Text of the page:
The Germans have a word for it: Schadenfreude, taking pleasure in someone else's misfortune. And I have to admit, I did a feel a twinge of satisfaction when Gawker, one of the snarkiest and most self-satisfied collection of sites on the Web, was hacked. But I do worry about the 1.2 million people whose passwords were stolen and posted on the Web for any moderately skilled bad guy to crack and use.
If nothing else, the attack on Gawker is what the President likes to call "a teachable moment," with lessons for anyone who uses the Web. (And speaking of the President, two of the stolen passwords were associated with the domain whitehouse.gov.)
Lesson One: Don't use the same password on multiple sites.
If the worst thing that could happen to Gawker users was that someone would post a fake comment, nobody would really care. But "attackers will undoubtedly be testing the cracked passwords against both personal and corporate services such as e-mail accounts, online banking sites, VPN remote access logins," Jon Oberheide, the co-founder of Duo Security, said in a blog post.
Duo technicians downloaded the Gawker file, and in just one hour solved 190,000 passwords; before long 400,000 were broken. Duo posted the 25 most common passwords on its site — but without identifying email addresses or user names — and that brings me to the
Lesson Two: Use a strong password, something many Gawkers users haven't figured out.
For example, 2516 Gawker account holders used "123456" as a password, while another 2188 used "password" for a password. You get the idea. Ideally passwords should contain a mix of upper- and lower-case letters, numbers and keyboard characters, such as # or ^. (Gawker posted as helpful list of FAQs after the attack.)
Lesson Three: Once you hear about a break-in, check to see if you're using that password and username on multiple sites.
If you are, change them. Here is a little widget that will tell you if your password was posted. Gawker sites include, Gawker.com, Fleshbot, Deadspin, Lifehacker, Gizmodo, io9, Kotaku, Jalopnik, and Jezebel.
Lesson Four: If you use online bill pay, or buy stuff on the Web, check your bank and credit card statements frequently.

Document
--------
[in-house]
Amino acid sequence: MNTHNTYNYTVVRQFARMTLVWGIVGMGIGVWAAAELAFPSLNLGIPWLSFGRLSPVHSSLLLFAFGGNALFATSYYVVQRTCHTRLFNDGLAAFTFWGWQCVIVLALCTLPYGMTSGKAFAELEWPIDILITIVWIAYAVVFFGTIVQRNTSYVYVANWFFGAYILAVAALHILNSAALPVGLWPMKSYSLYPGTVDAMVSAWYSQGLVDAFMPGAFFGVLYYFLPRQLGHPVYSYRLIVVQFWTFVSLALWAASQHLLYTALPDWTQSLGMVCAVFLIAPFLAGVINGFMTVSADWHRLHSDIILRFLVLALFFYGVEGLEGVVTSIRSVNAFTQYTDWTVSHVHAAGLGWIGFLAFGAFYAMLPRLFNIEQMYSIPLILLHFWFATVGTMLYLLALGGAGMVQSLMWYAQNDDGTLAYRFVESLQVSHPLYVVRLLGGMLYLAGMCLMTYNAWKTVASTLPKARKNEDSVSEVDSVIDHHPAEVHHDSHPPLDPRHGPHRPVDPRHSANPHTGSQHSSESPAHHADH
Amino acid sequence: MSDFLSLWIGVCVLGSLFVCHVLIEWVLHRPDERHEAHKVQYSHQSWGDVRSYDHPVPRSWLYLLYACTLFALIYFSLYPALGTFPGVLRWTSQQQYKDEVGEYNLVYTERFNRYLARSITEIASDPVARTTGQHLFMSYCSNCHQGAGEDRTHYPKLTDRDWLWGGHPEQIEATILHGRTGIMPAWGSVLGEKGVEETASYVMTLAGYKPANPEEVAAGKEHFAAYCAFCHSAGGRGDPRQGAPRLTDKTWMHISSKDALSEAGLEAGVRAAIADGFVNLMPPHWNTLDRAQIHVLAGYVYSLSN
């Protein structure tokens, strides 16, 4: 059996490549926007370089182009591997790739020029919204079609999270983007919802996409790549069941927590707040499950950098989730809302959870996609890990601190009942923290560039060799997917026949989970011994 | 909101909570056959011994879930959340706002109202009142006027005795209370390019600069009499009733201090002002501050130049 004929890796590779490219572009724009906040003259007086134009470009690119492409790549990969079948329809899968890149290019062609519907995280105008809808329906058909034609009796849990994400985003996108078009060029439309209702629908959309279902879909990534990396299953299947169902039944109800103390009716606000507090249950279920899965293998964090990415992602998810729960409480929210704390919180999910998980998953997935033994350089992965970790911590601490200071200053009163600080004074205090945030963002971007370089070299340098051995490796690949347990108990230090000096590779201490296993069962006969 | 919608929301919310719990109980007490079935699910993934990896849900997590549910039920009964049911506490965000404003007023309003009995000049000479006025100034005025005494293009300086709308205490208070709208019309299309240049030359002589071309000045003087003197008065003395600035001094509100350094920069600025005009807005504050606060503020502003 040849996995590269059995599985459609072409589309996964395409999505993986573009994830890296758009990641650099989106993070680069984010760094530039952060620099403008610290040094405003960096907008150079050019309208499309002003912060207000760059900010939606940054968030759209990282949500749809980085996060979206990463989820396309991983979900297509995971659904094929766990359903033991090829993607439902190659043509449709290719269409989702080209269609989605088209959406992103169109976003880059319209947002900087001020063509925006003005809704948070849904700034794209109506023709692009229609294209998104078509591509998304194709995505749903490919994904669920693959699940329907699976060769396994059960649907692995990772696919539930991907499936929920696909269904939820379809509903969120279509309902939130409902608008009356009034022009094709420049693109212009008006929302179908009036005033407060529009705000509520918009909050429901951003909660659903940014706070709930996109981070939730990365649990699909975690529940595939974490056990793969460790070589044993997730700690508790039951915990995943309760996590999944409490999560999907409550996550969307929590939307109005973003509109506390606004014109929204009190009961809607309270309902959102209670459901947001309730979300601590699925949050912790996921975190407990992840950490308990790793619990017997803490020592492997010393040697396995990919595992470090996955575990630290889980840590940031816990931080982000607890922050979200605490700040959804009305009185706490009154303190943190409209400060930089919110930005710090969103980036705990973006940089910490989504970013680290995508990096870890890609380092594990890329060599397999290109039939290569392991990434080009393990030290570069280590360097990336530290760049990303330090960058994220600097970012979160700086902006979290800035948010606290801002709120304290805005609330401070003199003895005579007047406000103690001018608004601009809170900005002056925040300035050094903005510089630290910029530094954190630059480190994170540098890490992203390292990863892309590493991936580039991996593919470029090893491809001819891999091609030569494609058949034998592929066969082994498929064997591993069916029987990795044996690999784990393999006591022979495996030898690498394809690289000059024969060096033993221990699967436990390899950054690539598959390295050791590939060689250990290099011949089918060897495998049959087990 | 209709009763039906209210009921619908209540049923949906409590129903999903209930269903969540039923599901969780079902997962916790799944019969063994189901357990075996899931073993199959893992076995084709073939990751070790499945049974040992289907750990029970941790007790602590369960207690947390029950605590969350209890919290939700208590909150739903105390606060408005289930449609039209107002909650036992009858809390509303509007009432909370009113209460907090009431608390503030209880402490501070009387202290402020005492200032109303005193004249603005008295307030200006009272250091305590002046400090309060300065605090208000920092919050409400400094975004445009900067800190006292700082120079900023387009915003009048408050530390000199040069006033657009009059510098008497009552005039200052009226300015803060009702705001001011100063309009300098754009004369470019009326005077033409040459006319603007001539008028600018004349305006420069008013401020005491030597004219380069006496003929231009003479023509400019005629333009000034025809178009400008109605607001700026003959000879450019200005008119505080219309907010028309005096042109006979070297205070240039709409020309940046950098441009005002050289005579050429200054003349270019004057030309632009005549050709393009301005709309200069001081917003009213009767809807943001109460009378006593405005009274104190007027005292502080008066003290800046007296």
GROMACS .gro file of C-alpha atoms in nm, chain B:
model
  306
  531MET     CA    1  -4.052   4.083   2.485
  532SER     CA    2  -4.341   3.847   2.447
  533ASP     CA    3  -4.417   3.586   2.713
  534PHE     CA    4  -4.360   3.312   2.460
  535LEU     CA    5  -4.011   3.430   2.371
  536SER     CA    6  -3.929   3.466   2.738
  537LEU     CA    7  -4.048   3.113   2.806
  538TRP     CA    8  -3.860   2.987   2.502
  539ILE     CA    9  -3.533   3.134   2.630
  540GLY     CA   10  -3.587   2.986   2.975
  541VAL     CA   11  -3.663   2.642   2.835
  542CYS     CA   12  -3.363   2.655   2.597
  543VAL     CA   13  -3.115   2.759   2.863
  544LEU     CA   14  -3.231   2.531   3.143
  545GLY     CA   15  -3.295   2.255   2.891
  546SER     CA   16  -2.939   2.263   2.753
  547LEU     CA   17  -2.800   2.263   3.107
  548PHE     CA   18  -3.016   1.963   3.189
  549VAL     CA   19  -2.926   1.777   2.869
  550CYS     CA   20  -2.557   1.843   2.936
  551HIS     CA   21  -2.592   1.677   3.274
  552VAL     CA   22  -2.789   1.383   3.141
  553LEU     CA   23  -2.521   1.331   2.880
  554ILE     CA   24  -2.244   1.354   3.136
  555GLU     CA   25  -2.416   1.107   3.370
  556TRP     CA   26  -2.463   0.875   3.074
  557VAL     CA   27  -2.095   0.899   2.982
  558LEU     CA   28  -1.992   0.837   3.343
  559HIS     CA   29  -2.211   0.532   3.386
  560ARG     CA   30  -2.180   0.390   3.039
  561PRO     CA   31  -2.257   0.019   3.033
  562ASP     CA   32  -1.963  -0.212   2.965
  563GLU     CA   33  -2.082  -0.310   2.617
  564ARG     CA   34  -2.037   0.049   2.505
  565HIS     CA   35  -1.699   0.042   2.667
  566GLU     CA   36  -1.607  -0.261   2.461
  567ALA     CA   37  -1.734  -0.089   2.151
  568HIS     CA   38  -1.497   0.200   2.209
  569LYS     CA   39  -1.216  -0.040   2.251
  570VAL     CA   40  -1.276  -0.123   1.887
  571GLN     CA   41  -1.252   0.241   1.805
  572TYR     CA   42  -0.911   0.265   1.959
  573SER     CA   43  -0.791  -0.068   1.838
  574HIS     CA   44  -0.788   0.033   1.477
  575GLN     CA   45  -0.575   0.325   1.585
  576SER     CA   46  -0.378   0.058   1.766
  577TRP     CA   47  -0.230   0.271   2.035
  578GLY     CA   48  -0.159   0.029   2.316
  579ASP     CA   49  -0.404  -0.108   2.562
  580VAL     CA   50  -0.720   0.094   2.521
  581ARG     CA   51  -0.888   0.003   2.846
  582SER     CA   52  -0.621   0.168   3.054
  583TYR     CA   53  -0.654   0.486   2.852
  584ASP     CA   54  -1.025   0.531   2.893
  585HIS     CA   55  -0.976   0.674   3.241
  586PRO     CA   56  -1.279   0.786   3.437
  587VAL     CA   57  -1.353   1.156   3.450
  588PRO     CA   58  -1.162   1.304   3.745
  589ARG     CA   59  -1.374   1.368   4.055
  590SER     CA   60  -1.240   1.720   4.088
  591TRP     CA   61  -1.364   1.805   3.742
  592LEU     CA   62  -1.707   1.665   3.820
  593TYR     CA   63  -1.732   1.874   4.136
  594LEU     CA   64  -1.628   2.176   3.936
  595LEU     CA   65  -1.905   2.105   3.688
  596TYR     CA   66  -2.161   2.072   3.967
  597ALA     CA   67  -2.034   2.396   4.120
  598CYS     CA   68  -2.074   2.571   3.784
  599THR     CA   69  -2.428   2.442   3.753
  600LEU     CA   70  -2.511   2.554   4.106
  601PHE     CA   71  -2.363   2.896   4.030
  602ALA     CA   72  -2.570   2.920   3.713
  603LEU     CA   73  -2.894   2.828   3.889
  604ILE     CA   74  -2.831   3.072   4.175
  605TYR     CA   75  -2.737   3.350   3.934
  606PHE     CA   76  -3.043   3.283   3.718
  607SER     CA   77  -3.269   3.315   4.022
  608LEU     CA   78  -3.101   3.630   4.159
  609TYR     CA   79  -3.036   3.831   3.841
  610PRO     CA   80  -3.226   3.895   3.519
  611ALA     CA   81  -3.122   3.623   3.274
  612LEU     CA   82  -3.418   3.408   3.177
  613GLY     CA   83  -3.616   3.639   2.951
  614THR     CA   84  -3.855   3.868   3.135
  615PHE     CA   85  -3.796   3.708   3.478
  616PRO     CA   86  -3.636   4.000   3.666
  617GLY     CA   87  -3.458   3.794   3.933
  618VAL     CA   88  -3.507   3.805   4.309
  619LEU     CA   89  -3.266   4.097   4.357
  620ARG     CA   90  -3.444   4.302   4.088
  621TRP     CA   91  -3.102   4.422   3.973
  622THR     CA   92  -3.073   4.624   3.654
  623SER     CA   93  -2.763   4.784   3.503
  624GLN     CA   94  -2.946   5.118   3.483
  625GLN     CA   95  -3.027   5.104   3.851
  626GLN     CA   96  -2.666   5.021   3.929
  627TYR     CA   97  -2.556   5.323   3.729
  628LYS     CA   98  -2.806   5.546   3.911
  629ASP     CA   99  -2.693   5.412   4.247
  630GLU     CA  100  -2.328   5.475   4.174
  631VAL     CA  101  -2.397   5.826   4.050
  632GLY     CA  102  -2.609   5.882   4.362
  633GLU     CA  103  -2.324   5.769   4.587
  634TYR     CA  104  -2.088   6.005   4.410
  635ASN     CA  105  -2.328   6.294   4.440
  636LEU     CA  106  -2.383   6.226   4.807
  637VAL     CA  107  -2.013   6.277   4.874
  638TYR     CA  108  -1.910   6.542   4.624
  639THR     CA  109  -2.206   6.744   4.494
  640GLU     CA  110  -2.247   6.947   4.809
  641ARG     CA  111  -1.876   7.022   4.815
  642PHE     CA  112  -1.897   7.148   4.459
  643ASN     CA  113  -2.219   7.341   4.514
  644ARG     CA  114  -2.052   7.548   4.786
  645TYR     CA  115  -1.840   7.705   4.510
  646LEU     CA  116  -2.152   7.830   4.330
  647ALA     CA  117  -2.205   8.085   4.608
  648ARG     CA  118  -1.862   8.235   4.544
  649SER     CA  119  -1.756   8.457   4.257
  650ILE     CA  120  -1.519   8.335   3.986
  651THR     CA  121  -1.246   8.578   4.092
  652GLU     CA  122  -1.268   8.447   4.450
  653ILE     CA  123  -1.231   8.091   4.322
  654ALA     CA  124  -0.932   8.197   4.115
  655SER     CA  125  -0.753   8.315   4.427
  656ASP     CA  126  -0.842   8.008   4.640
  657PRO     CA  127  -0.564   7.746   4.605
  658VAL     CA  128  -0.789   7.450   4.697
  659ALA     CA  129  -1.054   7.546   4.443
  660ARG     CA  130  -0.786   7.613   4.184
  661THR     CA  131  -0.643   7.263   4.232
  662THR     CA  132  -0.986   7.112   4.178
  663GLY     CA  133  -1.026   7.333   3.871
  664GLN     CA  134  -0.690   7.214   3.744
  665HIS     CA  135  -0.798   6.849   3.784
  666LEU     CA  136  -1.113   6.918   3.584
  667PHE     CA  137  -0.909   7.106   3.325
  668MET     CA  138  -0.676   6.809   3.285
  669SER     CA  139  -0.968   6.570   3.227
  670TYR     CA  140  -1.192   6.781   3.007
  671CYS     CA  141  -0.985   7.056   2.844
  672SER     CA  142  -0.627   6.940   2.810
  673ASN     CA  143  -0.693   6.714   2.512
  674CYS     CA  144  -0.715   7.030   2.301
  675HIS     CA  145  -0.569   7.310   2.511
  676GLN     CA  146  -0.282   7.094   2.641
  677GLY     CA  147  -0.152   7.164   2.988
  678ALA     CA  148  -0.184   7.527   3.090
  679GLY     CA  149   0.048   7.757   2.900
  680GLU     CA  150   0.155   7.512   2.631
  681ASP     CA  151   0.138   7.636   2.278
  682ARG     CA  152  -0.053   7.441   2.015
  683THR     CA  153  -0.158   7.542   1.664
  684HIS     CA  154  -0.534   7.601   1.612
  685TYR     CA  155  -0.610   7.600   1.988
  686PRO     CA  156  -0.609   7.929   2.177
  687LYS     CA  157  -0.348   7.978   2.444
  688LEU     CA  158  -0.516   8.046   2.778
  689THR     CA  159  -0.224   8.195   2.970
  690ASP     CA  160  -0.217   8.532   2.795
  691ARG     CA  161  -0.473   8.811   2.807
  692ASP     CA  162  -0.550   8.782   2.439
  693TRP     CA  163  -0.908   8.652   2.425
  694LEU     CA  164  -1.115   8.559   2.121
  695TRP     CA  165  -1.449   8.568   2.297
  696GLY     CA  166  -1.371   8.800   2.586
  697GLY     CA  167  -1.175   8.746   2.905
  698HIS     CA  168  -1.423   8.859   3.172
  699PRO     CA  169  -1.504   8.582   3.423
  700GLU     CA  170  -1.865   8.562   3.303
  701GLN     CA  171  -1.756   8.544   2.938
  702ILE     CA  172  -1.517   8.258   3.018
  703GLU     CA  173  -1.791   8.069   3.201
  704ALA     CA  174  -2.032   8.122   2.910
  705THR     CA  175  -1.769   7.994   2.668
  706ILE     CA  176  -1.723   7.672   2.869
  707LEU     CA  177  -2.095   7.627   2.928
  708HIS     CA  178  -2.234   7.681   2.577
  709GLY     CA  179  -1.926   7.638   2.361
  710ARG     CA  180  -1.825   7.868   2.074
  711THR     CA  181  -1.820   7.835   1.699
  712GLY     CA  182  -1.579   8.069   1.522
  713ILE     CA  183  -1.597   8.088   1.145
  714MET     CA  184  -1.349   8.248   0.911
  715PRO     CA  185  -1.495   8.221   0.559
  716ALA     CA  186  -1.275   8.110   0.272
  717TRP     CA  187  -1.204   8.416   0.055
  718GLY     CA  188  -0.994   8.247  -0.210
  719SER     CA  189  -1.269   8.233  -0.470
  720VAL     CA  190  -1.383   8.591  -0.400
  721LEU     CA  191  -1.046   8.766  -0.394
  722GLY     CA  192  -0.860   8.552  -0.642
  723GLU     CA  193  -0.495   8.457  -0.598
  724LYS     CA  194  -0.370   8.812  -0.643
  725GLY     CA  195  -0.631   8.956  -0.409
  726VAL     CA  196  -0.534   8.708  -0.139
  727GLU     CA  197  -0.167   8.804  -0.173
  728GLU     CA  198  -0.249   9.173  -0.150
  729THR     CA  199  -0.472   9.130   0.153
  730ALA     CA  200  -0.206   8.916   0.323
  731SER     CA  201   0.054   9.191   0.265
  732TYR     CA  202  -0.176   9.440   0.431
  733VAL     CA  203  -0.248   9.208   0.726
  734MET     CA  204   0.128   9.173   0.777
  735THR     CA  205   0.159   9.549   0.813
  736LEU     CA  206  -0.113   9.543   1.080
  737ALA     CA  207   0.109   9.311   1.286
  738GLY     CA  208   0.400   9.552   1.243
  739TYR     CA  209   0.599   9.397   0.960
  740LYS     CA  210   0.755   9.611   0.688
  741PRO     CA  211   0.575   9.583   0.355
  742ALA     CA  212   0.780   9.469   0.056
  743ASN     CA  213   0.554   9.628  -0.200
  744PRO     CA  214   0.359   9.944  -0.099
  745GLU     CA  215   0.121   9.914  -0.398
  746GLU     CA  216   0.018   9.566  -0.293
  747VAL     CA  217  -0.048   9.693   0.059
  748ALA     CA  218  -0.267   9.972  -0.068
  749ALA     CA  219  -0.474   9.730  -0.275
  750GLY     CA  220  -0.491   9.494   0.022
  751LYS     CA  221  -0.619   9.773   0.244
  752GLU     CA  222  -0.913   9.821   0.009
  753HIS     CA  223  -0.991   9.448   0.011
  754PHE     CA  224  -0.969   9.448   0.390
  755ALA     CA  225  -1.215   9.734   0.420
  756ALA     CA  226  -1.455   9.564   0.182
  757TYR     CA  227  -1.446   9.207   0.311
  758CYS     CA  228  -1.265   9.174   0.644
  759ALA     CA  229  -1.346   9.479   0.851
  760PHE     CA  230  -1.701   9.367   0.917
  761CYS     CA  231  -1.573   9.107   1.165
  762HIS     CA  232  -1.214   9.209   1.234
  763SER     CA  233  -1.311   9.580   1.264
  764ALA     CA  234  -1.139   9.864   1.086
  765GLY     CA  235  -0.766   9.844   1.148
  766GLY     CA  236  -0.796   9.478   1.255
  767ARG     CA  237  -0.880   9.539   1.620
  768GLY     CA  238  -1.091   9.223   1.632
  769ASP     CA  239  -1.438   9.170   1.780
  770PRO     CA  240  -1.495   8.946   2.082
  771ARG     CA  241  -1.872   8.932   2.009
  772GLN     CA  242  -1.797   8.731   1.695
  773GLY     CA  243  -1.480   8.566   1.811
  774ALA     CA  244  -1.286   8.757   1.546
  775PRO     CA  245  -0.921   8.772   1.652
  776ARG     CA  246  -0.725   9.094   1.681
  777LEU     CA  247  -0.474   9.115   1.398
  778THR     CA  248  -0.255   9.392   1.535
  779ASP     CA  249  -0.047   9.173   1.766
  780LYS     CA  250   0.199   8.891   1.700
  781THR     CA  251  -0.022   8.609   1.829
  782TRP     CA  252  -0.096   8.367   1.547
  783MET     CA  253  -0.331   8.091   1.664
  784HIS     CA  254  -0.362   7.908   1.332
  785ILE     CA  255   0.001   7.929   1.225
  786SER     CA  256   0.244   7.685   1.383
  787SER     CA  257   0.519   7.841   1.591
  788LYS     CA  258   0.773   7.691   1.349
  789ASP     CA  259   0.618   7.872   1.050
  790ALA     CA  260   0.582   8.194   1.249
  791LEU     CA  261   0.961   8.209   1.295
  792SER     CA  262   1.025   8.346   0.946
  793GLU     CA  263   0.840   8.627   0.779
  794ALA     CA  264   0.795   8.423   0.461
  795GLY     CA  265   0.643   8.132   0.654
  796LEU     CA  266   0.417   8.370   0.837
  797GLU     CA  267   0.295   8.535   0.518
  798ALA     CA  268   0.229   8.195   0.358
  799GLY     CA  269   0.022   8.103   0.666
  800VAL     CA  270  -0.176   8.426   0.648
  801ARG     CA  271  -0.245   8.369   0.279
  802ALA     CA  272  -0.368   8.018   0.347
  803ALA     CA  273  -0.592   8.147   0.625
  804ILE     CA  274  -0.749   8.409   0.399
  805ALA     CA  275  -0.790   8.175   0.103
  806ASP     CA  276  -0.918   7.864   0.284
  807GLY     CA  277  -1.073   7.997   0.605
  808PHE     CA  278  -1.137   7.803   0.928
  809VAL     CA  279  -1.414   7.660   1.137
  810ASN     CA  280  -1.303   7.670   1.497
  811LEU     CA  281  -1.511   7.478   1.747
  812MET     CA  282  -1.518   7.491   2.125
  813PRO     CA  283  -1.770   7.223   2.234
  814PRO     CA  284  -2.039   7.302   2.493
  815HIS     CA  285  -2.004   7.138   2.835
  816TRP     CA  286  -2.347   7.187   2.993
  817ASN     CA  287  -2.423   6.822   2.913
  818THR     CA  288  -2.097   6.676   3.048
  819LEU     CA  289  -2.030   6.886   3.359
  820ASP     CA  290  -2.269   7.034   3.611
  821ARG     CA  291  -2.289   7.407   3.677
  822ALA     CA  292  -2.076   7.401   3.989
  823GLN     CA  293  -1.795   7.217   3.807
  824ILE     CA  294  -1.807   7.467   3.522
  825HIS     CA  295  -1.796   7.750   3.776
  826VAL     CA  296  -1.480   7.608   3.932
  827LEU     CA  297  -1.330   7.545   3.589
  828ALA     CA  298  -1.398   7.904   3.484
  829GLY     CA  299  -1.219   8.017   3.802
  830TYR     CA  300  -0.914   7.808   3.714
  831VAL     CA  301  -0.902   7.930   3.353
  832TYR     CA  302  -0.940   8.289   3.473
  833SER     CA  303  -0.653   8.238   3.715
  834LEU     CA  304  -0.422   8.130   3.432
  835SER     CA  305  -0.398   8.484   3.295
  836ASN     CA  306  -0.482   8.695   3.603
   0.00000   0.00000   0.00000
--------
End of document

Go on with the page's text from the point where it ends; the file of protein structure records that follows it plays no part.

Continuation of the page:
If your password info is hacked and matched to a shopping or financial site, you may have some big charges before you know it. While it's true that some of the larger credit cards providers will notice a large purchase or cash withdrawal that seems out of the ordinary and notify you, not all do that. What's more, smaller purchases or cash withdrawals are easy to miss, but can add up. Some clown once charged $3.00 at a convenience store using one of my credit cards, but luckily the bank noticed it and changed my account number before he could buy something bigger.
Lesson Five: Instead of relying on your memory or stacks of sticky notes, use a password manager.
I like Roboform.com, which now works with multiple browsers including Firefox and Chrome. But remember, you still need to create a strong password for Roboform to remember. Don't want to buy a program? You can get some, but not all of the benefits, by using features built into most browsers that can automatically fill in passwords you have saved.
Lesson Six: Be wary of public PCs.
When using a public computer in a hotel or cafe, be absolutely certain that you've logged off and closed the browser or at least the tab linked to a sensitive site.
There's a lesson here for Gawker staffers as well. Be a little humble. Next time you start to pick on a site or a person who has done something dumb, take a look in the mirror before you post.
San Francisco journalist Bill Snyder writes frequently about business and technology. He welcomes your comments and suggestions. Reach him at firstname.lastname@example.org.
Follow Bill Snyder on Twitter @BSnyderSF. Follow everything from CIO.com on Twitter @CIOonline.
This story, "Six password security tips to learn from the Gawker hack" was originally published by CSO.